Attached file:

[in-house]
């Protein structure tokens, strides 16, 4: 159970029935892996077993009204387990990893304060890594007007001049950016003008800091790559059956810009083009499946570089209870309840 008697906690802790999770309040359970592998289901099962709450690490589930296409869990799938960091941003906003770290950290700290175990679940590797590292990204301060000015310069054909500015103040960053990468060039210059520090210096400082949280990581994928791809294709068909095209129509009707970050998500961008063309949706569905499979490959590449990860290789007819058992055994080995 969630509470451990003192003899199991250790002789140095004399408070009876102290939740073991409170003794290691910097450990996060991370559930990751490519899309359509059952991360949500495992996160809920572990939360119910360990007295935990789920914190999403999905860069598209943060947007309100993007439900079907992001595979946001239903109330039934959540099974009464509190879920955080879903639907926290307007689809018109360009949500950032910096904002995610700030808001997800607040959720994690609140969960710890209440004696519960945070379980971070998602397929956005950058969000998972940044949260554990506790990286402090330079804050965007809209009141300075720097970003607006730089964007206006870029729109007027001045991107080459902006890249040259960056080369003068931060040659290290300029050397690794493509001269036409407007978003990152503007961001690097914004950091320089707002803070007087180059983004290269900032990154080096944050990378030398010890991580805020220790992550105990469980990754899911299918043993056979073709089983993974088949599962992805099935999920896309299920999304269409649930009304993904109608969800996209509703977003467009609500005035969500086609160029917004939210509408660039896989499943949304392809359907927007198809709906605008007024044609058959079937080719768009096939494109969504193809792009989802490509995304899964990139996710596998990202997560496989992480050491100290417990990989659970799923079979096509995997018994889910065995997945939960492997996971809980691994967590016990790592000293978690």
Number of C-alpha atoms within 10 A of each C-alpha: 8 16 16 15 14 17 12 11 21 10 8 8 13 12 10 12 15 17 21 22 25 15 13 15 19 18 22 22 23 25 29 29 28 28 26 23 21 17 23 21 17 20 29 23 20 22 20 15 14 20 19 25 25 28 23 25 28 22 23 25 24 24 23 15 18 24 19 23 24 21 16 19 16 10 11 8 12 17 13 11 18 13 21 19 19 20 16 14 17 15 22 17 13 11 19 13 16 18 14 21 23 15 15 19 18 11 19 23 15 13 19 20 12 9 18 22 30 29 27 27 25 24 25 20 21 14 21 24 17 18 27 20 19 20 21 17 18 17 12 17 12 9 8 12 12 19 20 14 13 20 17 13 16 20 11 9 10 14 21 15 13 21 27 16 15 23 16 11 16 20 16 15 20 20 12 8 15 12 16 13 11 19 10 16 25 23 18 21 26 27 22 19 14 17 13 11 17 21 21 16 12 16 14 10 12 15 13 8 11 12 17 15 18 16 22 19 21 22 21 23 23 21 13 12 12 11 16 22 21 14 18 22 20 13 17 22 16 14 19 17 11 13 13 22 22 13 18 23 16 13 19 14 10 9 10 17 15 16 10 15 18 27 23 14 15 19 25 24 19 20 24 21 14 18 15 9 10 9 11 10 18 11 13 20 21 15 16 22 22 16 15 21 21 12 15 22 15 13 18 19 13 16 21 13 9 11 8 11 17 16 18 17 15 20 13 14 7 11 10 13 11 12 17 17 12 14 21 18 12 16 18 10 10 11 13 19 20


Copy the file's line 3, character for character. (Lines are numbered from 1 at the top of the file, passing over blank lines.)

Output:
Number of C-alpha atoms within 10 A of each C-alpha: 8 16 16 15 14 17 12 11 21 10 8 8 13 12 10 12 15 17 21 22 25 15 13 15 19 18 22 22 23 25 29 29 28 28 26 23 21 17 23 21 17 20 29 23 20 22 20 15 14 20 19 25 25 28 23 25 28 22 23 25 24 24 23 15 18 24 19 23 24 21 16 19 16 10 11 8 12 17 13 11 18 13 21 19 19 20 16 14 17 15 22 17 13 11 19 13 16 18 14 21 23 15 15 19 18 11 19 23 15 13 19 20 12 9 18 22 30 29 27 27 25 24 25 20 21 14 21 24 17 18 27 20 19 20 21 17 18 17 12 17 12 9 8 12 12 19 20 14 13 20 17 13 16 20 11 9 10 14 21 15 13 21 27 16 15 23 16 11 16 20 16 15 20 20 12 8 15 12 16 13 11 19 10 16 25 23 18 21 26 27 22 19 14 17 13 11 17 21 21 16 12 16 14 10 12 15 13 8 11 12 17 15 18 16 22 19 21 22 21 23 23 21 13 12 12 11 16 22 21 14 18 22 20 13 17 22 16 14 19 17 11 13 13 22 22 13 18 23 16 13 19 14 10 9 10 17 15 16 10 15 18 27 23 14 15 19 25 24 19 20 24 21 14 18 15 9 10 9 11 10 18 11 13 20 21 15 16 22 22 16 15 21 21 12 15 22 15 13 18 19 13 16 21 13 9 11 8 11 17 16 18 17 15 20 13 14 7 11 10 13 11 12 17 17 12 14 21 18 12 16 18 10 10 11 13 19 20